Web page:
The Cambridge Crime Harm Index
Traditionally, we’ve defined the crime rate by counting the total number of crimes.
This is misleading to say the least.
All crimes are not created equal — we would happily see the number of shoplifting offences double in return for a drop in 25% in the murder rate.
Renowned US criminologist Lawrence Sherman has been campaigning for a change in this approach since 2007, advocating as a replacement the creation of a Crime Harm Index.
Now he has joined forces with colleagues from the Cambridge Institute of Criminology, Peter Neyroud and Eleanor Neyroud, to develop a UK version — the Cambridge Crime Harm Index.
(Peter Neyroud is an ex-Chief Constable of Thames Valley and well worth a follow on Twitter: @pwneyroud.)
The Cambridge Crime Harm Index: Measuring Total Harm from Crime Based on Sentencing Guidelines was published in; Policing: A journal of Policy and Practice on 3 April 2016 and I’m delighted to say you can download it for free in its entirety.
A theory of relativity
The basic principle for a meaningful measure of crime is to classify each crime type according to how harmful it is, relative to all other crimes.
The authors set out to demonstrate how a crime “count” report can be supplemented by a crime “harm” report to develop:
a low-cost, easily adoptable barometer of the total impact of harm from crimes committed by other citizens, as reported by witnesses and victims.
Interestingly, the authors argue that only crimes reported by victims or witnesses should be “calibrated” (i.e. their relative harm defined). The Cambridge Crime Harm Index (CCHI) excludes proactively generated crime detection by police and organizational victims. The reason for that exclusion is that such crime reports (with 100% clearance by arrests) do not reliably measure harms experienced by the population.
Working only with offence types that police count reactively on the basis of citizen reports, the CCHI multiplies each crime event in each crime category by the number of days in prison that crime of that category would attract if one offender were to be convicted of committing it.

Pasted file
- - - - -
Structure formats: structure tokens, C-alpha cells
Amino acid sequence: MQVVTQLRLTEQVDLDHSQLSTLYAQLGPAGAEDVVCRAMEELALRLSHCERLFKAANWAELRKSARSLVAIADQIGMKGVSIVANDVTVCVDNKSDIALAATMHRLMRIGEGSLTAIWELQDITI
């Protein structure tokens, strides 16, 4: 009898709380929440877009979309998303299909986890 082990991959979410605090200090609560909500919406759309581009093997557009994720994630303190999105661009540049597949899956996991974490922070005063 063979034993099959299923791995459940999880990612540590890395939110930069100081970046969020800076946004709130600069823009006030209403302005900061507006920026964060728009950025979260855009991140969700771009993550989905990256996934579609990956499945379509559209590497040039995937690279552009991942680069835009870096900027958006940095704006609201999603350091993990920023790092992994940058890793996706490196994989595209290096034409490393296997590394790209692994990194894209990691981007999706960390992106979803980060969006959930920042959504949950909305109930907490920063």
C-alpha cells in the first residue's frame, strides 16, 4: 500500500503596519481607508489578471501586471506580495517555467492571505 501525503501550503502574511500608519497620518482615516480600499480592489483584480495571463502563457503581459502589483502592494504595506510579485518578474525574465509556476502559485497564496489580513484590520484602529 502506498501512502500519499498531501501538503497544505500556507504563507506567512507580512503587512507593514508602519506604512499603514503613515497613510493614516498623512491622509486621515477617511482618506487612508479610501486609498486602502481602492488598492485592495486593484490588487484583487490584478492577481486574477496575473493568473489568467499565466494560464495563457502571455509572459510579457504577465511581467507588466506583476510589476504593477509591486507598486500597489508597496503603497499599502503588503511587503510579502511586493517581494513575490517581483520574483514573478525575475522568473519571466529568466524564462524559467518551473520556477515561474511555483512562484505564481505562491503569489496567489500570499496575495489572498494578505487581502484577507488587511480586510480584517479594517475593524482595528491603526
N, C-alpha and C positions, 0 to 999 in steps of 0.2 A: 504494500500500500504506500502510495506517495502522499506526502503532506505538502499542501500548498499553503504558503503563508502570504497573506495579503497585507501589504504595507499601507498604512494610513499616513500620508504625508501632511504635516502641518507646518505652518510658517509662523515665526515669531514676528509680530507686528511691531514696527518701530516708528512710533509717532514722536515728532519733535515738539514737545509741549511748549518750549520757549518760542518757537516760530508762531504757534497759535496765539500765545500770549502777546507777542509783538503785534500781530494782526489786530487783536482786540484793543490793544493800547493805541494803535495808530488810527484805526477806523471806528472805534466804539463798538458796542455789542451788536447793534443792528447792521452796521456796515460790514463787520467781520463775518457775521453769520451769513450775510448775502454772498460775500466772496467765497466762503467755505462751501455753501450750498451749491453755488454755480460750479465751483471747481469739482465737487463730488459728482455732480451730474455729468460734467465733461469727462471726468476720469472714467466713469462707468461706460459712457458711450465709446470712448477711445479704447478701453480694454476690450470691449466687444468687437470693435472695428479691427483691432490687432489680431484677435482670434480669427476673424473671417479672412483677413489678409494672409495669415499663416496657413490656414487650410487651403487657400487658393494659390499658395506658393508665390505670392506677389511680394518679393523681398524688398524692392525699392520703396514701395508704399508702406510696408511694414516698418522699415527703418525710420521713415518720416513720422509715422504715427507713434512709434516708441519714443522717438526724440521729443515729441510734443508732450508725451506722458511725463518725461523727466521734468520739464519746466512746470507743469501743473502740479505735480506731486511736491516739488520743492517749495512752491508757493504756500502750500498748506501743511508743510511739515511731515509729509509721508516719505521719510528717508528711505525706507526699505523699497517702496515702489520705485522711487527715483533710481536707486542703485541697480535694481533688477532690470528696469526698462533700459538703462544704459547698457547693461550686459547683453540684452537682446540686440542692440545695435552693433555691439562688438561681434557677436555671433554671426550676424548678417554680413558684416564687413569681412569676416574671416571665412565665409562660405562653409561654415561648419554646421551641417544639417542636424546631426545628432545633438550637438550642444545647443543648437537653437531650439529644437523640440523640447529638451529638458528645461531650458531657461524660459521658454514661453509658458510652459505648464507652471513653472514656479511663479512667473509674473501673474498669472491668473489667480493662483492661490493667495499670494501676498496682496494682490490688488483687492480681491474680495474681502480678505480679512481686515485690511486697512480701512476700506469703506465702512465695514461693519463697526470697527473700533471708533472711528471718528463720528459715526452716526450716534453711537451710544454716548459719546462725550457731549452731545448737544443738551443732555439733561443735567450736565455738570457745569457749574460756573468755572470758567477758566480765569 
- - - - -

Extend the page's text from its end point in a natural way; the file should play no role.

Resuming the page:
To do this, the authors decide to use the starting point for sentencing set out in the sentencing guidelines — that is, not taking into account any mitigating or aggravating factors. They argue that whether a first time offender or a serial killer murders someone:
the murder creates the same harm to the victims, his or her families, and communities.
The actual punishment each offender ‘deserves’ to receive is a very different question from how much harm the crime has caused. The concept of harm is separated out from that of culpability.
Three key criteria
Coming up with a meaningful Crime Harm Index is a complex and challenging endeavour and the authors set a three-pronged test of suitability which the CHI must pass:
- Does the metric reflect the resolution of conflicting viewpoints by a process adopted by a democratic government reflecting the will of the people (the ‘democracy test’)?
- Does the metric provide a reliable measure that can be consistently applied to each unit of analysis — time, place, people — with the same results for the same levels of harm (the ‘reliability test’)?
- Is the metric readily available at virtually no cost to be adopted without any new budgetary appropriation (the ‘cost test’)?
The difference between crime count and crime harm
This is an important contribution to the crime debate because how we count crime matters.
Not just in terms of media headlines, but in how we assess risks, allocate resources and hold Home Secretaries and Police & Crime Commissioners accountable.
This contention is best demonstrated by the graphics below which shows the UK crime figures for 2002/3 treated in two different ways; firstly, the traditional approach of counting the number of different types of offences, contrasted with the second graphic which uses the Crime Harm Index.
Crime count for 2002/3
Crime harm index for 2002/3
As you can see, the Crime Harm Index encourages much more attention to be paid to robbery and crimes of violence than a simple crime count.
The authors contend that the concentration of CHI values in “harm spots” (that can supplement the ‘hot spots’ of crime counts) helps effective policing and the targeting of important crimes such as repeat domestic violence.
They argue that the CHI rings a clarity to the crime debate while acknowledging that this clarity may not always be welcomed by those in power or in the media who would find it harder to shape a story about whether crime is better or worse to suit their own agendas.